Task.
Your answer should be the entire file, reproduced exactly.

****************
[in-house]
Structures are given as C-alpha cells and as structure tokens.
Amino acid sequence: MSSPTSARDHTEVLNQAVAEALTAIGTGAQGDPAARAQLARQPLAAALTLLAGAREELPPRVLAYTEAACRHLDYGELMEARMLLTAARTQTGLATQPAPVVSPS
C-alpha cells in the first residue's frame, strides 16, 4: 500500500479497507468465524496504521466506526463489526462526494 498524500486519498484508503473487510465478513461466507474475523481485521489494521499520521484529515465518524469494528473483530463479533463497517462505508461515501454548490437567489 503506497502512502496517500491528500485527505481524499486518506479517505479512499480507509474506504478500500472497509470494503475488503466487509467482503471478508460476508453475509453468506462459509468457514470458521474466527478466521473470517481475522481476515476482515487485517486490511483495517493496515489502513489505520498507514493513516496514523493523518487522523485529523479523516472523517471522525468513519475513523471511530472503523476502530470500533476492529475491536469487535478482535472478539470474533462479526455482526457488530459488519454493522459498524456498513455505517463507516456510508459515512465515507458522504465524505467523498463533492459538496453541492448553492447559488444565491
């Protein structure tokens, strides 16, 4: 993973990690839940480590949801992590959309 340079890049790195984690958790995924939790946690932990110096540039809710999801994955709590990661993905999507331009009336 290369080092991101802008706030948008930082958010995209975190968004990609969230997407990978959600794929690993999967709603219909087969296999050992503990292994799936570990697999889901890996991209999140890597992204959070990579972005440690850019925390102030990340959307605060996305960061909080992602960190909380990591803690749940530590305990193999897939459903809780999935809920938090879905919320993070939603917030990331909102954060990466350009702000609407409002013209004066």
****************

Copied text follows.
[in-house]
Structures are given as C-alpha cells and as structure tokens.
Amino acid sequence: MSSPTSARDHTEVLNQAVAEALTAIGTGAQGDPAARAQLARQPLAAALTLLAGAREELPPRVLAYTEAACRHLDYGELMEARMLLTAARTQTGLATQPAPVVSPS
C-alpha cells in the first residue's frame, strides 16, 4: 500500500479497507468465524496504521466506526463489526462526494 498524500486519498484508503473487510465478513461466507474475523481485521489494521499520521484529515465518524469494528473483530463479533463497517462505508461515501454548490437567489 503506497502512502496517500491528500485527505481524499486518506479517505479512499480507509474506504478500500472497509470494503475488503466487509467482503471478508460476508453475509453468506462459509468457514470458521474466527478466521473470517481475522481476515476482515487485517486490511483495517493496515489502513489505520498507514493513516496514523493523518487522523485529523479523516472523517471522525468513519475513523471511530472503523476502530470500533476492529475491536469487535478482535472478539470474533462479526455482526457488530459488519454493522459498524456498513455505517463507516456510508459515512465515507458522504465524505467523498463533492459538496453541492448553492447559488444565491
């Protein structure tokens, strides 16, 4: 993973990690839940480590949801992590959309 340079890049790195984690958790995924939790946690932990110096540039809710999801994955709590990661993905999507331009009336 290369080092991101802008706030948008930082958010995209975190968004990609969230997407990978959600794929690993999967709603219909087969296999050992503990292994799936570990697999889901890996991209999140890597992204959070990579972005440690850019925390102030990340959307605060996305960061909080992602960190909380990591803690749940530590305990193999897939459903809780999935809920938090879905919320993070939603917030990331909102954060990466350009702000609407409002013209004066």